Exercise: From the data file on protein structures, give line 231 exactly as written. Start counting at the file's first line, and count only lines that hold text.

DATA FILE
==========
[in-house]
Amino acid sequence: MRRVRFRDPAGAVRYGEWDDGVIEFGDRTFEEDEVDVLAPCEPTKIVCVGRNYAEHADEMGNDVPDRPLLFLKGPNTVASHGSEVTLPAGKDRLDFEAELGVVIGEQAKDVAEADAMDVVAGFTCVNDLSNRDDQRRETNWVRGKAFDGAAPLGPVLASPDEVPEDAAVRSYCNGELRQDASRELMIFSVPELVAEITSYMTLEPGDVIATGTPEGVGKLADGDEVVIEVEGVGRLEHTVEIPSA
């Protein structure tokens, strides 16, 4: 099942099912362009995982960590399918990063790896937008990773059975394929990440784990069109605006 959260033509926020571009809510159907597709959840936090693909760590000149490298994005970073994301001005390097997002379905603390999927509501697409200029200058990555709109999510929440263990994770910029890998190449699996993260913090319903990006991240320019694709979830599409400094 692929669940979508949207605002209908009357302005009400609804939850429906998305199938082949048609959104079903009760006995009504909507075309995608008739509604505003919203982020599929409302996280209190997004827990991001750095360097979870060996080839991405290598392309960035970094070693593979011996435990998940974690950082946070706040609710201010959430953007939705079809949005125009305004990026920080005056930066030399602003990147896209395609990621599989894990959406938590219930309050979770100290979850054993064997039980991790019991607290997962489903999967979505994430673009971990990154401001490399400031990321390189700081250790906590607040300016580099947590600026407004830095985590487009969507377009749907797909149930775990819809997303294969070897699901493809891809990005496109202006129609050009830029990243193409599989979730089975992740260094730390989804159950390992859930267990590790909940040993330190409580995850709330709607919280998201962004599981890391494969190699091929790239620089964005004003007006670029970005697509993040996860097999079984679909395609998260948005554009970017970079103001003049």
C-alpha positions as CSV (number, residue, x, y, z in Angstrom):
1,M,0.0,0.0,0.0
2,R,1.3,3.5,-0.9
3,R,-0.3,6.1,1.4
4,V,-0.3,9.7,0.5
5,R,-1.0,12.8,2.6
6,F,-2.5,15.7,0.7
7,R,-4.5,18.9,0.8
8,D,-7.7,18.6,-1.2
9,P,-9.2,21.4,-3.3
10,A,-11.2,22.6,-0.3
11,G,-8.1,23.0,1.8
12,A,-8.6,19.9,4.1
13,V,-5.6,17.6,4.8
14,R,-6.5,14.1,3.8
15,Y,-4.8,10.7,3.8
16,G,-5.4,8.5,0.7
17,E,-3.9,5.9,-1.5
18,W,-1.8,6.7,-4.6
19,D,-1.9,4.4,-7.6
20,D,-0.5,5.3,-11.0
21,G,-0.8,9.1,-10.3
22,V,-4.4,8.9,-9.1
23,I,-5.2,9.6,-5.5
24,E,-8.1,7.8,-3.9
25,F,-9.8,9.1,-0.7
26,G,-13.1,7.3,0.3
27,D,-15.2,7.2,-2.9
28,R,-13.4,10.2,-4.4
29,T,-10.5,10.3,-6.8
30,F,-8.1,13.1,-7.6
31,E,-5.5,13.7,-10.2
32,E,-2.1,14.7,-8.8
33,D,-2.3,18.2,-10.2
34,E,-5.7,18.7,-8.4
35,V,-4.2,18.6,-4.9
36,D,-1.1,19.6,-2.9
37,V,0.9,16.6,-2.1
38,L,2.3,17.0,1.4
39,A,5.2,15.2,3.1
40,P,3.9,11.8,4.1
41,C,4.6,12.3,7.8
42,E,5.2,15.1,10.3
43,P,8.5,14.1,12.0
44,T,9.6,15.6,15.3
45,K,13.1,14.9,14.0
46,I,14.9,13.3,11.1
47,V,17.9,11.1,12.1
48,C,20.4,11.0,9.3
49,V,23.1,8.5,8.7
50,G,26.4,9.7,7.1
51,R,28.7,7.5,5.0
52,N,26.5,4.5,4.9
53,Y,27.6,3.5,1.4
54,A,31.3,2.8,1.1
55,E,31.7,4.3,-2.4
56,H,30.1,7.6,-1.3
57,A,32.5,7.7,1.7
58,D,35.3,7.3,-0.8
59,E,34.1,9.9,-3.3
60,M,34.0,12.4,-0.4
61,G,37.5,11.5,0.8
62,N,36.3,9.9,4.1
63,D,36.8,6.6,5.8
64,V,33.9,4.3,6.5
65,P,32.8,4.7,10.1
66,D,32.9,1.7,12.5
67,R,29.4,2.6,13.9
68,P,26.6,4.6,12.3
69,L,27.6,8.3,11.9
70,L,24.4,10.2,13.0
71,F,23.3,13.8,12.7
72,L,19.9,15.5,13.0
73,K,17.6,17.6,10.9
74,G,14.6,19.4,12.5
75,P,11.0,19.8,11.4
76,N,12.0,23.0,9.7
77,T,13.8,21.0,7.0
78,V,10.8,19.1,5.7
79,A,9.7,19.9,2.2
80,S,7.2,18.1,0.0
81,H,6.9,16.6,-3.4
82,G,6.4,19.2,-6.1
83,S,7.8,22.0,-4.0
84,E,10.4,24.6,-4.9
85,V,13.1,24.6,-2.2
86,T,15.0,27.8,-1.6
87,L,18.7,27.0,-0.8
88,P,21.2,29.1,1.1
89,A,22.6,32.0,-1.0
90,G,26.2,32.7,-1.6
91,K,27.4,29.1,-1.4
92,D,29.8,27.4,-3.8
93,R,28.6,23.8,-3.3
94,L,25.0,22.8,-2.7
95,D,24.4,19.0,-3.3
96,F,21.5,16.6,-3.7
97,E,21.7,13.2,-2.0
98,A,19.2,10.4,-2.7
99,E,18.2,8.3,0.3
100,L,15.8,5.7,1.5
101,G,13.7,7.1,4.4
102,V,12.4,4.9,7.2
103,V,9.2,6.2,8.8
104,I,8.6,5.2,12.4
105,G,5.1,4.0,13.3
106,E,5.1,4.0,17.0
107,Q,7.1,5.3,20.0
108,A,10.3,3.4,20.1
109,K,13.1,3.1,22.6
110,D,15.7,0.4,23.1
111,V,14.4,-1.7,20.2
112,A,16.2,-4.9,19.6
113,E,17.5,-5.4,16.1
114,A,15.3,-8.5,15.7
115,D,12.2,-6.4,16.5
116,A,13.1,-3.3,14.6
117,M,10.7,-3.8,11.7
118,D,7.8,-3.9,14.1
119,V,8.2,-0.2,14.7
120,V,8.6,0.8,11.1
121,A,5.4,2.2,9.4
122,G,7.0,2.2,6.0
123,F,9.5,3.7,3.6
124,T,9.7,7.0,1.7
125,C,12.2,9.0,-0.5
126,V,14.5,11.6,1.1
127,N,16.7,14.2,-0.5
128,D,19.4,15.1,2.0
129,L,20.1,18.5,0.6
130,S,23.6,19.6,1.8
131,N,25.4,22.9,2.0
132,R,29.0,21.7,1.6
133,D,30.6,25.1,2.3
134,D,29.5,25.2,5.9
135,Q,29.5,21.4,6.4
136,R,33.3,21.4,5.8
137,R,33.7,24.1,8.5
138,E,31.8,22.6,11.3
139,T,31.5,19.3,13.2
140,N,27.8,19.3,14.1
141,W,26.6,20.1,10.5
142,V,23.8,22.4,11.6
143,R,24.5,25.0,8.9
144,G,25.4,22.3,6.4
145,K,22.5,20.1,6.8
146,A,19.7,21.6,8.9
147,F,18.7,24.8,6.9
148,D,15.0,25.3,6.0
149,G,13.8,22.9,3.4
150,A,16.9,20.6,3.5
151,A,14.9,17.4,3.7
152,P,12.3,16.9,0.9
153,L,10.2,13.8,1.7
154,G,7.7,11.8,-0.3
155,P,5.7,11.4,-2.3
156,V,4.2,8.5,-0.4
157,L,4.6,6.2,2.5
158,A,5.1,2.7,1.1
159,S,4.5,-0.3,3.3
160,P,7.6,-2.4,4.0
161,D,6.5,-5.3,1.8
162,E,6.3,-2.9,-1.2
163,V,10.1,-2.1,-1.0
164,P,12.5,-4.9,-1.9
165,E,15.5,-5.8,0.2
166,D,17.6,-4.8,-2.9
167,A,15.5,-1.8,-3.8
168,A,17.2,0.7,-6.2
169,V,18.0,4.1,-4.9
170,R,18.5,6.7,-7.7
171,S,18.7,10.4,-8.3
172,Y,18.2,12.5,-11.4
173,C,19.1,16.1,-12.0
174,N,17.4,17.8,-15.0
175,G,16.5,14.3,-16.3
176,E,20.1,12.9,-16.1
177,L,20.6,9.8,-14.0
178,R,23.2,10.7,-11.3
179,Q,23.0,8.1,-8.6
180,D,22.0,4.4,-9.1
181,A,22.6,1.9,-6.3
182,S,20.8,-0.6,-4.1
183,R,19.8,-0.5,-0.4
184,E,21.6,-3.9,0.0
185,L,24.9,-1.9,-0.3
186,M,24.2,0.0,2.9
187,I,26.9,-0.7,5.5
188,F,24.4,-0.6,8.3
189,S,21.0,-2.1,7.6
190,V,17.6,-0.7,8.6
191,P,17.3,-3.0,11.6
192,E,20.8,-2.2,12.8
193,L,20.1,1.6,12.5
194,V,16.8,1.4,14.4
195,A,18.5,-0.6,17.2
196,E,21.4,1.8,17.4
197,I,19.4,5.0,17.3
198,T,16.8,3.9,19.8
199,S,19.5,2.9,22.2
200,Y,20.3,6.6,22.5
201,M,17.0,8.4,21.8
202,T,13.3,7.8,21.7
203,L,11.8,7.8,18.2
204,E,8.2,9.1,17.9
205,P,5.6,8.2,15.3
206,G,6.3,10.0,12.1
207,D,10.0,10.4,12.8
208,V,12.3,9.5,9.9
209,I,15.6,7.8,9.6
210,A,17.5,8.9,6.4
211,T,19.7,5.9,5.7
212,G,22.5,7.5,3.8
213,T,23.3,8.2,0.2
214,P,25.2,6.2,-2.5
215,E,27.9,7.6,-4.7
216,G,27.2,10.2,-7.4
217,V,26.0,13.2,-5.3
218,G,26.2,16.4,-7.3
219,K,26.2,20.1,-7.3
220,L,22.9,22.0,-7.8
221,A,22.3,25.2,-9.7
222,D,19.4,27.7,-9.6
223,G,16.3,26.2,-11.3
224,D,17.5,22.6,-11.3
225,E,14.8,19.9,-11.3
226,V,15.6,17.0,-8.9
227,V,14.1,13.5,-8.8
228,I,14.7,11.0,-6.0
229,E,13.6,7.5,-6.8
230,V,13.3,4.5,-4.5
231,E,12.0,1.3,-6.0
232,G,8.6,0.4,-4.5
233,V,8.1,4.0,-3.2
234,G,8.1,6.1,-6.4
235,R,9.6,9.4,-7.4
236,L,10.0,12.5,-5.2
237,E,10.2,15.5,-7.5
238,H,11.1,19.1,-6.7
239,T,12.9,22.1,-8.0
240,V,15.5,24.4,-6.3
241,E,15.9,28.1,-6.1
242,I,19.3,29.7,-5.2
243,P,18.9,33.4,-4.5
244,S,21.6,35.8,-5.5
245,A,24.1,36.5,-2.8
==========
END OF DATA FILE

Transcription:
227,V,14.1,13.5,-8.8